The emergence of the public cloud model has utterly transformed the way organizations deploy, manage and consume their technology infrastructure and associated digital services over the last 15-plus years. Though this has undoubtedly driven substantial benefits for organizations, recent research from TechTarget's Enterprise Strategy Group (ESG) suggests organizations are also increasingly recognizing the role and value of their on-premises technology investments.
Might this trend herald a renaissance in 2024 of the on-premises tech stack? A February ESG study approached the topic from multiple angles, and the responses were revealing.
Survey says: In many areas, on-premises storage over cloud
IT decision-makers emphatically recognize the strategic value of data center modernization, with 91% agreeing that modernization leads to competitive advantage. More notably, 78% of respondents agreed that their organization prefers to keep their proprietary, high-value data in their own data centers.
Almost all organizations use public cloud infrastructure services, such as IaaS and PaaS; in fact, only 12% of respondents said they don't use such services. Cloud-based storage services play a key role here and have evolved alongside other cloud offerings to deliver a comprehensive set of capabilities. Organizations have largely embraced those services.
Yet, in contrast to previous studies, the most recent ESG survey suggests IT decision-makers are much more divided about whether such cloud-based services offer a better experience than their on-premises equivalents.
More respondents identified on-premises storage infrastructure as better than public cloud native infrastructure in several areas:
- Diagnosing or isolating issues.
- Securing storage and sensitive data.
- Cost transparency.
- Meeting compliance requirements.
- Ease of management.
When we last asked this question in mid-2021, respondents said public cloud offers the better experience across all these aspects.
Significant market changes since 2021
The findings warrant some consideration, though we'd caution against drawing too many conclusions from one data set. In addition, many respondents said they believe there's no difference between on-premises and cloud-based services.
The first observation is that the world has changed since we last ran the survey. Back then, still reeling from the COVID-19 pandemic, most organizations were still in work-from-home mode, with many defaulting to the public cloud to deal with capacity issues and build new digital services. Partly in response to the much-increased cloud-based costs that were associated with such moves, organizations might now be looking for a more balanced approach that can truly take advantage of their in-house resources, both physical and human.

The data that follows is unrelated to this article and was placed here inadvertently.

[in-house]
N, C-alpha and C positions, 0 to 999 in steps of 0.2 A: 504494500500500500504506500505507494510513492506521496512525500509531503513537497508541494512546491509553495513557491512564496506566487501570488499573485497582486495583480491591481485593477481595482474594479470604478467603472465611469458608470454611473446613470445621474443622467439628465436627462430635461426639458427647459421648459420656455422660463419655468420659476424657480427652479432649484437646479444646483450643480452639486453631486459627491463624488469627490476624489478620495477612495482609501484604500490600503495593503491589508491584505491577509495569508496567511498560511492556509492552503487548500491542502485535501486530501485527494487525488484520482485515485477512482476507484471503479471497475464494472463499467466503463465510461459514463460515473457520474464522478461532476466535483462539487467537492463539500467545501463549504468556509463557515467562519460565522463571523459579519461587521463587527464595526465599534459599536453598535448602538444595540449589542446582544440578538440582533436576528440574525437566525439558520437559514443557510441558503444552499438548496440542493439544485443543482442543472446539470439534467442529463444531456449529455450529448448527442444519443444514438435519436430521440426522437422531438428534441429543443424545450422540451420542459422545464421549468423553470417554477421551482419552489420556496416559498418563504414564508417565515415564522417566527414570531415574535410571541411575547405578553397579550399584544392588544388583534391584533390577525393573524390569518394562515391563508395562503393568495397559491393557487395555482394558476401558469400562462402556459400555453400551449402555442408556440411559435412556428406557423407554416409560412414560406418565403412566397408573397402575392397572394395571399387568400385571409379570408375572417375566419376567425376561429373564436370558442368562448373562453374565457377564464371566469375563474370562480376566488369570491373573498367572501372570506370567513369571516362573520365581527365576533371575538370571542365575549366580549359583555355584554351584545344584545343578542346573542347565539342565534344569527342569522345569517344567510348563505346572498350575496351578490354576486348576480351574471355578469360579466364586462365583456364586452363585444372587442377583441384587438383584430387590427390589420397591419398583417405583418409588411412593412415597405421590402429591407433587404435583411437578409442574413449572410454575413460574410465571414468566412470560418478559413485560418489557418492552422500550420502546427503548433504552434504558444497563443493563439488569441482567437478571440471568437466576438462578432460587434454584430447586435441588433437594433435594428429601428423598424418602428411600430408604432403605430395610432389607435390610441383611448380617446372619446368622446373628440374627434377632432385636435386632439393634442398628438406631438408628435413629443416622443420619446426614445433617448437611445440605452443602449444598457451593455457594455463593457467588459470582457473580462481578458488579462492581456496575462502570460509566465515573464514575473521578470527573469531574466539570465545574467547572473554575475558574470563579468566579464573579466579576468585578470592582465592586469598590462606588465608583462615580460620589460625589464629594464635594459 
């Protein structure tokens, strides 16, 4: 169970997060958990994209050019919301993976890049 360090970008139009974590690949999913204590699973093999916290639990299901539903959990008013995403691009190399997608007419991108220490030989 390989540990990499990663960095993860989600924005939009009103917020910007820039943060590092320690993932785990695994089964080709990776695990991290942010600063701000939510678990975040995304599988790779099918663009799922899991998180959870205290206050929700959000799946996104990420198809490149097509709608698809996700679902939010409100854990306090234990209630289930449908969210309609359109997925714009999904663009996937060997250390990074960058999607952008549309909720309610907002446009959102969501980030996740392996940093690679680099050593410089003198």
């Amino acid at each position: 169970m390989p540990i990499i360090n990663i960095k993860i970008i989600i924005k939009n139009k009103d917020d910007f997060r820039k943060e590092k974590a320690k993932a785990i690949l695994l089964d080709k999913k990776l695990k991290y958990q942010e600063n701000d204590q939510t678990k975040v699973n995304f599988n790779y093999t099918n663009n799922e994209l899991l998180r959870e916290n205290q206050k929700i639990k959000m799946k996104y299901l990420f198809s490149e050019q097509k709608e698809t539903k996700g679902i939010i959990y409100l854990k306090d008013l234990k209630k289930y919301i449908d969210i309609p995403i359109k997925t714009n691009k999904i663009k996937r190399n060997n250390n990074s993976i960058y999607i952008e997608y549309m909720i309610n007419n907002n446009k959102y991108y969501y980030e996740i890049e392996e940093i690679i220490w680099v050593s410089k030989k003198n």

Yet these factors alone don't fully explain an apparent shifting of sentiment toward on-premises storage. A better explanation might be the advancements we have seen in the features and capabilities of on-premises storage since 2021.
One such area is the availability and capability of on-premises infrastructure that can be consumed as a service. Dell's Apex service, for example, was only announced in May 2021, with the first services becoming generally available later in the year. And though HPE's GreenLake offering is older, it has also seen continued advancement in the last couple of years. The last two years have featured healthy adoption of such services that offer users a much more cloud-like experience from both a financial and technical standpoint.
Moreover, respondents tell us that these as-a-service capabilities deliver a range of business and operational benefits, including speeding up IT initiatives by freeing up personnel, improved personnel retention, reduced IT risk and reduced operational costs.
Storage infrastructure has had other advancements in recent years, including the continued development of flash-based technologies and persistent storage for containers. We also continue to see growth in the sophistication and richness of the storage- and data-related services offered by public cloud providers. Ultimately, this is all to the good of customers.
In aggregate, these new and evolving technologies and services might be helping to improve the overall regard for on-premises infrastructure. As ever, the overall picture continues to be highly nuanced, but the data serves to reinforce that, for most organizations, modern infrastructure remains a hybrid game. It looks set to remain that way for the foreseeable future. But the on-premises players have worked hard to improve their ability to cater to evolving on-premises requirements, and those efforts appear to be paying off.
Simon Robinson is a principal analyst at TechTarget's Enterprise Strategy Group who focuses on existing and emerging storage and hyperconverged infrastructure technologies, and on related data- and storage-management products and services used by enterprises and service providers.
Enterprise Strategy Group is a division of TechTarget. Its analysts have business relationships with technology vendors.